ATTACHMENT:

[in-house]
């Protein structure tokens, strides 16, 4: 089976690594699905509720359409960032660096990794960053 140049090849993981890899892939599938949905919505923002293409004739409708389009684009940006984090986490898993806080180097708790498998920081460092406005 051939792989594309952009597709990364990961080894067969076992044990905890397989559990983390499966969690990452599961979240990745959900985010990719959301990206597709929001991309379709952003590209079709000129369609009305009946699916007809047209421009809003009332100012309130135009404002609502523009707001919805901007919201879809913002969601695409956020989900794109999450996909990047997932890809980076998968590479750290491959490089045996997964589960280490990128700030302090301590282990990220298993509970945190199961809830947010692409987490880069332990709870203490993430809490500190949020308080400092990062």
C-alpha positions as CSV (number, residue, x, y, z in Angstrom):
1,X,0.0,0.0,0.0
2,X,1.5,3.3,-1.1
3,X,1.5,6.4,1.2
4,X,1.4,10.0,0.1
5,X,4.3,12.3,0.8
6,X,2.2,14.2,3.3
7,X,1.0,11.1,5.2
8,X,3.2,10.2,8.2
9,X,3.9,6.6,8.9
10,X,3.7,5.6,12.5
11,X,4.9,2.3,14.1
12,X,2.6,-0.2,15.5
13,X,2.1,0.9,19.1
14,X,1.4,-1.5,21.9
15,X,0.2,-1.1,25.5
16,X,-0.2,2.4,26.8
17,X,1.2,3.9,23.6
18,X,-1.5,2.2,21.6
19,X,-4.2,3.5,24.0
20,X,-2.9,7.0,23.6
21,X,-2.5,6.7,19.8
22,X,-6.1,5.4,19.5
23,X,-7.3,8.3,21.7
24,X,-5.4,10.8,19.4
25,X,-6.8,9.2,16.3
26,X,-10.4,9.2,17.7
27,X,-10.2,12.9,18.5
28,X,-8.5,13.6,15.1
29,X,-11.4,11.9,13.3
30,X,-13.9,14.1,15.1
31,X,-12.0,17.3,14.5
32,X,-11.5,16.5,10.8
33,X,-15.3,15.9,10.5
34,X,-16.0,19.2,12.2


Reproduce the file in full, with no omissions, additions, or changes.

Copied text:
[in-house]
């Protein structure tokens, strides 16, 4: 089976690594699905509720359409960032660096990794960053 140049090849993981890899892939599938949905919505923002293409004739409708389009684009940006984090986490898993806080180097708790498998920081460092406005 051939792989594309952009597709990364990961080894067969076992044990905890397989559990983390499966969690990452599961979240990745959900985010990719959301990206597709929001991309379709952003590209079709000129369609009305009946699916007809047209421009809003009332100012309130135009404002609502523009707001919805901007919201879809913002969601695409956020989900794109999450996909990047997932890809980076998968590479750290491959490089045996997964589960280490990128700030302090301590282990990220298993509970945190199961809830947010692409987490880069332990709870203490993430809490500190949020308080400092990062």
C-alpha positions as CSV (number, residue, x, y, z in Angstrom):
1,X,0.0,0.0,0.0
2,X,1.5,3.3,-1.1
3,X,1.5,6.4,1.2
4,X,1.4,10.0,0.1
5,X,4.3,12.3,0.8
6,X,2.2,14.2,3.3
7,X,1.0,11.1,5.2
8,X,3.2,10.2,8.2
9,X,3.9,6.6,8.9
10,X,3.7,5.6,12.5
11,X,4.9,2.3,14.1
12,X,2.6,-0.2,15.5
13,X,2.1,0.9,19.1
14,X,1.4,-1.5,21.9
15,X,0.2,-1.1,25.5
16,X,-0.2,2.4,26.8
17,X,1.2,3.9,23.6
18,X,-1.5,2.2,21.6
19,X,-4.2,3.5,24.0
20,X,-2.9,7.0,23.6
21,X,-2.5,6.7,19.8
22,X,-6.1,5.4,19.5
23,X,-7.3,8.3,21.7
24,X,-5.4,10.8,19.4
25,X,-6.8,9.2,16.3
26,X,-10.4,9.2,17.7
27,X,-10.2,12.9,18.5
28,X,-8.5,13.6,15.1
29,X,-11.4,11.9,13.3
30,X,-13.9,14.1,15.1
31,X,-12.0,17.3,14.5
32,X,-11.5,16.5,10.8
33,X,-15.3,15.9,10.5
34,X,-16.0,19.2,12.2